Nearly two years later, there are few signs of a resolution to the ongoing intra-Church dispute over Pope Francis’ 2016 Post-Synodal Apostolic Exhortation Amoris Laetitia. Even prior to its release, going back to the preparations for the 2014-2015 Synods on the Family, segments of the Church and hierarchy have been locked in disagreement over the authority of the pope to change sacramental discipline for the divorced and civilly remarried.

The conflict continues to focus on the doctrinal licetity of footnote 351, with Catholics who were once allies passionately disagreeing over fundamental issues of moral theology, Tradition, the development of doctrine, papal primacy, and the ordinary Magisterium. There’s plenty of name-calling, insults, and condescension being hurled in all directions, and some of the most inflammatory has been reserved for the Holy Father. A rift has been open, and it might be years, even decades, before it has healed.

For a Catholic who believes in the indefectibility and inerrancy of the Church, it is difficult to imagine a scenario where the pope can promulgate doctrinal errors through the official channels of the magisterium. Yet, for some Catholics, Pope Francis has done – or has attempted to do – the unthinkable. Today, we have many insisting that what the Church has taught is not Church teaching, or that what the Pope has declared magisterial is not part of the Magisterium.

Many critics of Pope Francis insist that in order for a teaching to be magisterial, it must conform to the unchanging, traditional teaching of the Church. Yet – as Pedro Gabriel points out in “Sola Traditio” – they turn to their private interpretations of Tradition, and not to the authority designated for authentic interpretation. The Catechism states, “The task of interpreting the Word of God authentically has been entrusted solely to the Magisterium of the Church, that is, to the Pope and to the bishops in communion with him” (CCC 100, emphasis added).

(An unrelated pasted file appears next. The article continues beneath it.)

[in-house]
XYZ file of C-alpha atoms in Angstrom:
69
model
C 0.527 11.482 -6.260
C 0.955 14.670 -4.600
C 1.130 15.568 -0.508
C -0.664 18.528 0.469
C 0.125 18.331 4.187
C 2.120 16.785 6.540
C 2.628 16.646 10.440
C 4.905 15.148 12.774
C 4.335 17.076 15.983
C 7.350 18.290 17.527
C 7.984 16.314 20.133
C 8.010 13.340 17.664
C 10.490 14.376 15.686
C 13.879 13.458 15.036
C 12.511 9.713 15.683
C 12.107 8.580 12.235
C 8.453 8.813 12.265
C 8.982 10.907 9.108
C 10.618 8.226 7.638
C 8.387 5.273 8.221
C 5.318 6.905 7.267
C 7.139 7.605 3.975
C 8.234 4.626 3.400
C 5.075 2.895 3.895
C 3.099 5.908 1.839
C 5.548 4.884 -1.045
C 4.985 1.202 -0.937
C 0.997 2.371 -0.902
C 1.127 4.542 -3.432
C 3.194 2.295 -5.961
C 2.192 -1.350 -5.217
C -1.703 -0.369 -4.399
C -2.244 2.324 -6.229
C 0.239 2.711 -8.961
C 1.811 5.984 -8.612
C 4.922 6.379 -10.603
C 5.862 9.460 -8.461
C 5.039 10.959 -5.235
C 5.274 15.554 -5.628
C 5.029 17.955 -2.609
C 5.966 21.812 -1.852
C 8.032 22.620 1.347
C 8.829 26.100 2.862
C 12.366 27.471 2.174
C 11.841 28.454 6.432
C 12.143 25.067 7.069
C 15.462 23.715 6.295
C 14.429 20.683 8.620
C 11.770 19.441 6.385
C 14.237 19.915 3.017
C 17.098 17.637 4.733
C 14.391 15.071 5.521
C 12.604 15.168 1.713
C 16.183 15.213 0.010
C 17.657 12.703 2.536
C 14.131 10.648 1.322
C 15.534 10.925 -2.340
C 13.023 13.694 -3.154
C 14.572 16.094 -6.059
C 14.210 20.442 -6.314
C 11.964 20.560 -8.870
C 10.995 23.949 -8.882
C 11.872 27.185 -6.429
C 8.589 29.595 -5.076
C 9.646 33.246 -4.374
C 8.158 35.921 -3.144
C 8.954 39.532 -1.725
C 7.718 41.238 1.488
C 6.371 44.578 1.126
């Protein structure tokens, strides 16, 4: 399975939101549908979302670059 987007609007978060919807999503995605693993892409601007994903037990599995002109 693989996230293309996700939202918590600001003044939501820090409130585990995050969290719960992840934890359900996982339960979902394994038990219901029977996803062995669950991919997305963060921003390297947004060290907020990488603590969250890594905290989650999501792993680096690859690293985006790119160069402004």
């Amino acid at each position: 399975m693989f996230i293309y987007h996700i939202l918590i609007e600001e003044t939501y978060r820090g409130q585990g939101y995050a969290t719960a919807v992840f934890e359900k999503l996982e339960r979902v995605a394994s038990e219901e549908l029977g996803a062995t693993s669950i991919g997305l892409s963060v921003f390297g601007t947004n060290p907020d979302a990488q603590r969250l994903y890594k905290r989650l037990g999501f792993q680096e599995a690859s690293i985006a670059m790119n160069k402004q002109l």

It is extremely important to point out that supporters of Pope Francis and Amoris Laetitia also believe that Amoris is in line with Catholic Tradition. We believe that Amoris can be defended on its own merits, as a development in continuity with Tradition, completely orthodox and based on sound theological principles. (There are a number of excellent defenses on those grounds available, including those by Rocco Buttiglione and Stephen Walford, as well as many others.) Those who support the pope in this don’t believe he is overturning settled doctrine, but that he has carved out a doctrinally acceptable approach to the sacraments, one which can be carried out after a process of discernment in the context of pastoral accompaniment.

Yet, for the ordinary Catholic, it’s not necessary to study the theological and moral justifications for each and every Catholic teaching. It is enough to know that the teaching has been magisterially promulgated by the pope and is therefore owed our religious assent of intellect and will. Nowhere in Catholic tradition is there a teaching that the laity and clergy are to critically assess the official teachings of the pope, and then to discard the ones we find wanting. If that was the case, there would be no need for a pope because Catholic teaching would be a free-for-all.